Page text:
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Trilingual Education in Friesland:
a ‘cool’ example of multilingualism
Alex M.J. Riemersma
Lector Frisian & Multilingualism in Education
Researcher at Fryske Akademy / Mercator
[email protected]
[email protected]
FORUM Instituut voor Multiculturele
Vraagstukken (Utrecht, 6 juni 2012)
Frisian is spoken
in one province (of 12)
of the Netherlands:
Fryslân
Frisian in Fryslân (Netherlands)
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Autochthonous minority language
Western Germanic language
Fryslân has 640,000 inhabitants
55% has Frisian as mother tongue (= 350.000 speakers)
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BUT: Frisian is successful as second language:
65% can read Frisian;
74% can speak Frisian;
94% comprehends Frisian.
Characteristics of Frisian
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Frysk
Tsiis
Tsjerke
Kaai
English
Cheese
Church
Key
• twa skiep two sheep
Dutch
Kaas
Kerk
Sleutel
German
Käse
Kirche
Schlüssel
twee schapen zwei Schafe
• Ik haw west / I have been
Ik ben geweest / Ich bin gewesen
“Mother tongue” definition & thinking
• EU policy: M + 2: each pupil / student /
adult shall acquire two languages
alongside the mother tongue.
• Implicit EU ideology:
“mother tongue” = national language
• “Mother tongue” thinking process:
either – or >>> and - and
Old theory / ferâldere ideeën
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New theory / nij ynsjoch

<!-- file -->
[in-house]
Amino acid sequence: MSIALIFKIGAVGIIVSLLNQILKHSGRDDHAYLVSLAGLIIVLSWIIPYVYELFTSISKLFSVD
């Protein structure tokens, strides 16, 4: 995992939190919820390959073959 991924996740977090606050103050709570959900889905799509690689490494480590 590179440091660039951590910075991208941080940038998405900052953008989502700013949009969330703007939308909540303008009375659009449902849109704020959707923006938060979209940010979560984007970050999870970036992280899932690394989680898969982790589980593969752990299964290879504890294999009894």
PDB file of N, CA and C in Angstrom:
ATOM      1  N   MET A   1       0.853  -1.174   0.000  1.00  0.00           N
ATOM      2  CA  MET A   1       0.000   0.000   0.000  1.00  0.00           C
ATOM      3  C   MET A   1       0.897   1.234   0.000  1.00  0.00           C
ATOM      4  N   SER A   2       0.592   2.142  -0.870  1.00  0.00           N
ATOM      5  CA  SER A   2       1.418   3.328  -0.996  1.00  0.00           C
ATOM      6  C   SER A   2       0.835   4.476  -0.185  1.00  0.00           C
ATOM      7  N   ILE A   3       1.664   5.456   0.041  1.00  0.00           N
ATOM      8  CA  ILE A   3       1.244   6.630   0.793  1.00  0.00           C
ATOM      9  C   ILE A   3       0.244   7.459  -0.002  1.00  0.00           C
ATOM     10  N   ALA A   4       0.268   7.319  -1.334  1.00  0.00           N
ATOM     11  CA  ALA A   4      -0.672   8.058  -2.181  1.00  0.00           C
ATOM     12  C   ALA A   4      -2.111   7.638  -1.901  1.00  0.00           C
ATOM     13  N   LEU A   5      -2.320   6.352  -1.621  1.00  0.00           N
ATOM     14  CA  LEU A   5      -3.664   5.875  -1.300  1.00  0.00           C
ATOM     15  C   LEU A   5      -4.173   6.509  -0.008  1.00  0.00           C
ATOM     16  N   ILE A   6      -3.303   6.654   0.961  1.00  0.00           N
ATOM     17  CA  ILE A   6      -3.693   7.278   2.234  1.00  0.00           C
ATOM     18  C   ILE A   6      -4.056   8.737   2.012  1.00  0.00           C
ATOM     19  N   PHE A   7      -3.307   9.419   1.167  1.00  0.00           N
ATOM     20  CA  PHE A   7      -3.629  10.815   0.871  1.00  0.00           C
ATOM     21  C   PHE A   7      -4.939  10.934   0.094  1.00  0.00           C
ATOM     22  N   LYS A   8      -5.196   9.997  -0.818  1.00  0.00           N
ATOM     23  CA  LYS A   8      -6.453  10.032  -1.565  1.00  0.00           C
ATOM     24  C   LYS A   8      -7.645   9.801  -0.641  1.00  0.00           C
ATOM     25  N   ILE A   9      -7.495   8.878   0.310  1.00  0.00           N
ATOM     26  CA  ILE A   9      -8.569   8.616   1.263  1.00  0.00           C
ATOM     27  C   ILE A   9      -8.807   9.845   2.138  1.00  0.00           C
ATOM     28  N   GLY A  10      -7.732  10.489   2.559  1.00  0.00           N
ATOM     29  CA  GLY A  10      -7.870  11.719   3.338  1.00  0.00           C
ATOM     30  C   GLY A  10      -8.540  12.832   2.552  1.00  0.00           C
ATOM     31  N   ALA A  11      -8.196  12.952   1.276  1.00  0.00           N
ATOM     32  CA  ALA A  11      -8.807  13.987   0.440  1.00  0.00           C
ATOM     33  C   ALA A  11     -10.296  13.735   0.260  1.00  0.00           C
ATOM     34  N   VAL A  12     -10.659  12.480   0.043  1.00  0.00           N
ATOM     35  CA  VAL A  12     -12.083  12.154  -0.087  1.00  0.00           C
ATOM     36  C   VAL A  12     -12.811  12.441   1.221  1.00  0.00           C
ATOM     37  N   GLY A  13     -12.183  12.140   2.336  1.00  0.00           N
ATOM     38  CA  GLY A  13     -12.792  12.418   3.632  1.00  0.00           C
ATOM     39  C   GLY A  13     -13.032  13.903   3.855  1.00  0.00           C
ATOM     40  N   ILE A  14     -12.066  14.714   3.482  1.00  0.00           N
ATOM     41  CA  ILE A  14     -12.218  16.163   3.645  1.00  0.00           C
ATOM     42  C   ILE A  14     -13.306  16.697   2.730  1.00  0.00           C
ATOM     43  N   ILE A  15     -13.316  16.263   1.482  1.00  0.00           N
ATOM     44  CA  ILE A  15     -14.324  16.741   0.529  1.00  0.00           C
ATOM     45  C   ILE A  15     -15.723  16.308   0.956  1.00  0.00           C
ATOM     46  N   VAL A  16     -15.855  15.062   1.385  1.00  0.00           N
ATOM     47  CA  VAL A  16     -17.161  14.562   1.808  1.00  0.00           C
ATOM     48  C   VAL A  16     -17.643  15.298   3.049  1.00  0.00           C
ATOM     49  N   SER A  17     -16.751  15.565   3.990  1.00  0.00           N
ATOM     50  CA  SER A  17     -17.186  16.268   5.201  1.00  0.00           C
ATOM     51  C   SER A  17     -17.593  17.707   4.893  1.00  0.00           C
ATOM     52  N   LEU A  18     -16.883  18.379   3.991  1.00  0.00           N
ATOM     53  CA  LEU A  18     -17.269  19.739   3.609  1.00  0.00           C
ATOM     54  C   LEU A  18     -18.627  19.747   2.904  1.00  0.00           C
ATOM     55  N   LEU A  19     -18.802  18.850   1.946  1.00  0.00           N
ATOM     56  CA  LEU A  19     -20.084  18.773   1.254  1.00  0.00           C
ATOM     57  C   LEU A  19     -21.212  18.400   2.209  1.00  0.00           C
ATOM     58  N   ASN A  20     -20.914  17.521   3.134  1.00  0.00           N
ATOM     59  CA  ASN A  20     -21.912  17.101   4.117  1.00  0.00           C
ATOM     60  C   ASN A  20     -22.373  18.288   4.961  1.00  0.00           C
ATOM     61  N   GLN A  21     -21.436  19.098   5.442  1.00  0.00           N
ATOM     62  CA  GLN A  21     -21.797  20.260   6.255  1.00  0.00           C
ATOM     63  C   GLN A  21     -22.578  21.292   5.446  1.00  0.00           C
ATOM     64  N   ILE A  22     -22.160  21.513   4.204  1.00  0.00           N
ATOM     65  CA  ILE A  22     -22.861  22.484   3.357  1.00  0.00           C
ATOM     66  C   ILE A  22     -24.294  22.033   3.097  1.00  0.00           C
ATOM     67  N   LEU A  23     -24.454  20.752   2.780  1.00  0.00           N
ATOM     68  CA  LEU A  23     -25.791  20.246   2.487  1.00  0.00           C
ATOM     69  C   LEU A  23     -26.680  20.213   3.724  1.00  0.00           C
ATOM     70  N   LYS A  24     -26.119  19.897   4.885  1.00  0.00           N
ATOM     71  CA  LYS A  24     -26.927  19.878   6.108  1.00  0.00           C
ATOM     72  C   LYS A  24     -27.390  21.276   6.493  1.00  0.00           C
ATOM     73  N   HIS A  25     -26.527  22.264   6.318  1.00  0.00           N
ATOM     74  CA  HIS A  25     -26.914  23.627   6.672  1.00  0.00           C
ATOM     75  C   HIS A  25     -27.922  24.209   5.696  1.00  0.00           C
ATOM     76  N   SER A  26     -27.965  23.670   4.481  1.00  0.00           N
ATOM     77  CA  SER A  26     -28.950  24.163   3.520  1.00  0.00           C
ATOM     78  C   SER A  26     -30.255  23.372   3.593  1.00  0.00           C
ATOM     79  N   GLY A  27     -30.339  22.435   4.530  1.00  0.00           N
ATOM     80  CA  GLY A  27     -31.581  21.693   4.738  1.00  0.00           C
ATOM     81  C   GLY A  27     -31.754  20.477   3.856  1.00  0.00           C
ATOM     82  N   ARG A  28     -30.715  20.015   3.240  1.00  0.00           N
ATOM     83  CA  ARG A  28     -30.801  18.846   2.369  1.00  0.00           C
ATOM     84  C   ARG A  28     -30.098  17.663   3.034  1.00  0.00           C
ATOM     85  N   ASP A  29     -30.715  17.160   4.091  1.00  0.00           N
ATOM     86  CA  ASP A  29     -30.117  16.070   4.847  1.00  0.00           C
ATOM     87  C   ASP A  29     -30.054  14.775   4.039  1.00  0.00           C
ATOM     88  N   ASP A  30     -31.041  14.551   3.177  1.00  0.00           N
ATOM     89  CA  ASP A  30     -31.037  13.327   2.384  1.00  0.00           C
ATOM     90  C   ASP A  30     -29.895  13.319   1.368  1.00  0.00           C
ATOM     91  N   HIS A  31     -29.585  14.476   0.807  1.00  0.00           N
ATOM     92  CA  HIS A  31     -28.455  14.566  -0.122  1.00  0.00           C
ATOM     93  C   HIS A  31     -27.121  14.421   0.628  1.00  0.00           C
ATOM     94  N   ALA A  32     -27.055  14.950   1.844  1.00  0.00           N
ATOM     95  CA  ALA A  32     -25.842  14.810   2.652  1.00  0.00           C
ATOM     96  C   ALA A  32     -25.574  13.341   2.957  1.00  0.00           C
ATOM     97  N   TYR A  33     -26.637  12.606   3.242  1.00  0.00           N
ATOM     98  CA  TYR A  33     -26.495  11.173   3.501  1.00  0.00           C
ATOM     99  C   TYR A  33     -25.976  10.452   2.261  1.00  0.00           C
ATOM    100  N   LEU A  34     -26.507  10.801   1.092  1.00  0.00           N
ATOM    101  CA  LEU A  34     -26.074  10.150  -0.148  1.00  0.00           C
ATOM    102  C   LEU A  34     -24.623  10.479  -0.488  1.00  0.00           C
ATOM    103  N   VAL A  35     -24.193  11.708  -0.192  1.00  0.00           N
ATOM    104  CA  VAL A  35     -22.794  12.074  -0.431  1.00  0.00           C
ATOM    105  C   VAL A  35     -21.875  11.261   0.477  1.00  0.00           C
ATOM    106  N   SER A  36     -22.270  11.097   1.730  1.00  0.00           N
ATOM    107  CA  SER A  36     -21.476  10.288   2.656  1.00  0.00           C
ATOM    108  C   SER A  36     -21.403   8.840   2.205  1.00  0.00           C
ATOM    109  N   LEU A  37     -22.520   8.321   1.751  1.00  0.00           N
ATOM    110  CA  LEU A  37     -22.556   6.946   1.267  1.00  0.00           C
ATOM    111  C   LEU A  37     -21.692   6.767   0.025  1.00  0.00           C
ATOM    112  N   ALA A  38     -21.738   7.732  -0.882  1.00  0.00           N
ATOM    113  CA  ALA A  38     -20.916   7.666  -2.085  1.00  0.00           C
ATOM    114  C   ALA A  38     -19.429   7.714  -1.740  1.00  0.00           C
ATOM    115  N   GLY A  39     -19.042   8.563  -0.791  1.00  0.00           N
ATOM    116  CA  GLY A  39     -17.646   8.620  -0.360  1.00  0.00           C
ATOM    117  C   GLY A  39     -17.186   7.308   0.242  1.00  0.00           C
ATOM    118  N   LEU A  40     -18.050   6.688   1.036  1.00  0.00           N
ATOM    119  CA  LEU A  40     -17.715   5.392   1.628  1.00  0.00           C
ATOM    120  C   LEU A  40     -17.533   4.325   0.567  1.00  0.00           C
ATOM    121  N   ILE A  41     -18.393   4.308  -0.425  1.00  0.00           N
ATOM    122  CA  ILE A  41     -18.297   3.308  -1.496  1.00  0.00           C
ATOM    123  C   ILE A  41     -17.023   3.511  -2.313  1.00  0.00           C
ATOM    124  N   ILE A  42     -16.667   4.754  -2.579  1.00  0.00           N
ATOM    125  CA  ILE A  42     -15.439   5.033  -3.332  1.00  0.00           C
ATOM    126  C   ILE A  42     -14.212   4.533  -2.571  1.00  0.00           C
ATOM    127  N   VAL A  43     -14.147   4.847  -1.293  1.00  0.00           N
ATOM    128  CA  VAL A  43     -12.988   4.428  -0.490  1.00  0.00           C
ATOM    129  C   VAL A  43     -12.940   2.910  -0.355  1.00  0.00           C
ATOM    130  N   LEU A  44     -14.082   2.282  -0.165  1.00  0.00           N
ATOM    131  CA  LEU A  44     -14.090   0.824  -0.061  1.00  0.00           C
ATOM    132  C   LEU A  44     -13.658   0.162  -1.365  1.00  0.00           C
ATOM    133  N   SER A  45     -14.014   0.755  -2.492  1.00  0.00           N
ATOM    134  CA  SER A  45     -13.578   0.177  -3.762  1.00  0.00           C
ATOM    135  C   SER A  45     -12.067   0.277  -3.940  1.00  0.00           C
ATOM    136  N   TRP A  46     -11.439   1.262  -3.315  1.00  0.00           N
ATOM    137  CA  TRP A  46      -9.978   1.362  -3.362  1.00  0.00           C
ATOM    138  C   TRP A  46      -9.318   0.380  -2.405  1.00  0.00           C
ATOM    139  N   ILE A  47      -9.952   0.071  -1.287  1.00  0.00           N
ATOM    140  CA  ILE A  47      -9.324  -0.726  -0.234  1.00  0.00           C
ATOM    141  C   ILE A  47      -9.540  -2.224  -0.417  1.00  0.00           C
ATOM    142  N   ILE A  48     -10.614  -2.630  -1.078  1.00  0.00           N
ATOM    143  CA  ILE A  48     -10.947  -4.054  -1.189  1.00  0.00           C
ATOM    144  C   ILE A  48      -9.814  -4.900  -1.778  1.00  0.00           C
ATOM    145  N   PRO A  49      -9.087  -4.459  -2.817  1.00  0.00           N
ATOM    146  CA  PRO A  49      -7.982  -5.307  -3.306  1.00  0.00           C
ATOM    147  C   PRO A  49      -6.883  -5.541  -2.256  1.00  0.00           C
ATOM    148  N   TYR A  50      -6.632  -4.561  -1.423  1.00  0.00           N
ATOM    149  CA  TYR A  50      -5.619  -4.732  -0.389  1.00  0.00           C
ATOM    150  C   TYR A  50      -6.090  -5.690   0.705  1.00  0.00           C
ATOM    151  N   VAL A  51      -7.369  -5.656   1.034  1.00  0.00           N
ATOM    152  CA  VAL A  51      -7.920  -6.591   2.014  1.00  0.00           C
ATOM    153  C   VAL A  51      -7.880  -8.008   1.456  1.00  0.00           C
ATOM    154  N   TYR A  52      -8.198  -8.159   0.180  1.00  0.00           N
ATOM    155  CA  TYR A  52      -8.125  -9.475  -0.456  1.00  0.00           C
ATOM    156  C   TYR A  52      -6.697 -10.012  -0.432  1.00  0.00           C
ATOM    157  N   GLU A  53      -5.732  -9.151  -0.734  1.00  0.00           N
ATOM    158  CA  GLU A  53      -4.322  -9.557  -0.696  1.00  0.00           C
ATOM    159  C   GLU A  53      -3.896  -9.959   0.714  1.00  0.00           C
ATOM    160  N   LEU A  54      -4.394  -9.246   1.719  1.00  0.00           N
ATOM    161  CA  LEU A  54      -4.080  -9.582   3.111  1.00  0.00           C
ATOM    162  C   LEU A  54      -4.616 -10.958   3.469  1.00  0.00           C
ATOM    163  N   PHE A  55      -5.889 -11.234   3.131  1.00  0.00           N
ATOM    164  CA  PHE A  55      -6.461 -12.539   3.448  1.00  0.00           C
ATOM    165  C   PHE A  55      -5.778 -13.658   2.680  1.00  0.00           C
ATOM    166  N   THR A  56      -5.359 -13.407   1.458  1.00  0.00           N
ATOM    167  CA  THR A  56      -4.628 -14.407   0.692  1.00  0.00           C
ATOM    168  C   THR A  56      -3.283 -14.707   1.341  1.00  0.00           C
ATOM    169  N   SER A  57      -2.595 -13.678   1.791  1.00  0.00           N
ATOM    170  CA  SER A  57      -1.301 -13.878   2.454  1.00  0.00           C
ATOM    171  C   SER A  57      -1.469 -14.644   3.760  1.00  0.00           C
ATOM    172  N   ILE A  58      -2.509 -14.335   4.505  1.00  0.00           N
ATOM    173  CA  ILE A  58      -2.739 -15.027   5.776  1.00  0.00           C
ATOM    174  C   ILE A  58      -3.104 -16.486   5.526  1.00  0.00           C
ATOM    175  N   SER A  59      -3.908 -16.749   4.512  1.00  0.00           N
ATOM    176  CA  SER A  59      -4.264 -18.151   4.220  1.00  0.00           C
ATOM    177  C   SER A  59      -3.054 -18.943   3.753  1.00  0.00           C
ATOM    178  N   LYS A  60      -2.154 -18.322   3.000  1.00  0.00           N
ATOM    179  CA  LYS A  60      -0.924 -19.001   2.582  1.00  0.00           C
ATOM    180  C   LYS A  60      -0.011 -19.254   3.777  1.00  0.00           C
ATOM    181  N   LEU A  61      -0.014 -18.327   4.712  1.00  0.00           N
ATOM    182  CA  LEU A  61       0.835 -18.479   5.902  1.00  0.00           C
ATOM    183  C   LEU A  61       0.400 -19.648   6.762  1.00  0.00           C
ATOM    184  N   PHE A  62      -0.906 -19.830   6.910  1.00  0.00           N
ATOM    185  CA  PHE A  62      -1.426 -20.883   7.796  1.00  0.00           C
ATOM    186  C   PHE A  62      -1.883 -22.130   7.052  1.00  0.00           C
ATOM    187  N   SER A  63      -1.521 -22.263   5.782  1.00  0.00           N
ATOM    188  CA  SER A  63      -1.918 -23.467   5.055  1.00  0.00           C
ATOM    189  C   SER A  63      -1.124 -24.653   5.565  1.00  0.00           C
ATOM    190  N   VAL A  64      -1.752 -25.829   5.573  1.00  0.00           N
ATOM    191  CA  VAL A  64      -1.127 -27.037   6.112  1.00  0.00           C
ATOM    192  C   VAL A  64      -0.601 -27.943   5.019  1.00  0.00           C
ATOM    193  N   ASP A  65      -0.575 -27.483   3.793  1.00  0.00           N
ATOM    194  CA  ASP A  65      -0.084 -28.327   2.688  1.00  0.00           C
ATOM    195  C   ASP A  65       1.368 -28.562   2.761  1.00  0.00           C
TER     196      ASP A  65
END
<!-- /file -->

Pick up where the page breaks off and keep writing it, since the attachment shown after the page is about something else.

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Common sense / Prejudices
• The minority / migrant mother tongue
prevents the pupils form acquiring the
national language well enough.
• The minority / migrant language and
dialects are for oral use only;
they should not be taught for reading
and writing purposes.
Iceberg by Jim Cummins – 2 peaks
Bilingualism
The image of an iceberg is sometimes used to explain the way that bilingual learners’ brains use two
languages to make sense of their world (Cummins, e.g. 2005).
Cummins compares bilingual learners’ brains to an iceberg, with parts of their knowledge invisible, und
Iceberg of Jim Cummins – 3 peaks
Why multilingual education?
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Real Mother tongue development
Cognitive development - flexibility
Easier third language acquisition
Social participation
Cultural heritage maintenance
Language maintenance & transmission
European Policies
• EU (27 member states / 23 languages):
M + 2: mother tongue + 2 other languages
• Multilingualism as an “asset”
• Mother tongue / father tongue
• “Linguistic Diversity” ideology:
* includes minority and migrant languages
* but member states are responsible
(due to “subsidiarity”-principle)
Actors for multilingual education
Inside actors:
• Educational authorities
(national, regional, local school board)
• School principals & class room teachers
Actors from outside:
• Parents & activists
• Social and cultural environment
Goals of bilingual education
• Transitional bilingualism, aiming at
> better command of national language;
• Sustainable bi- / multilingual education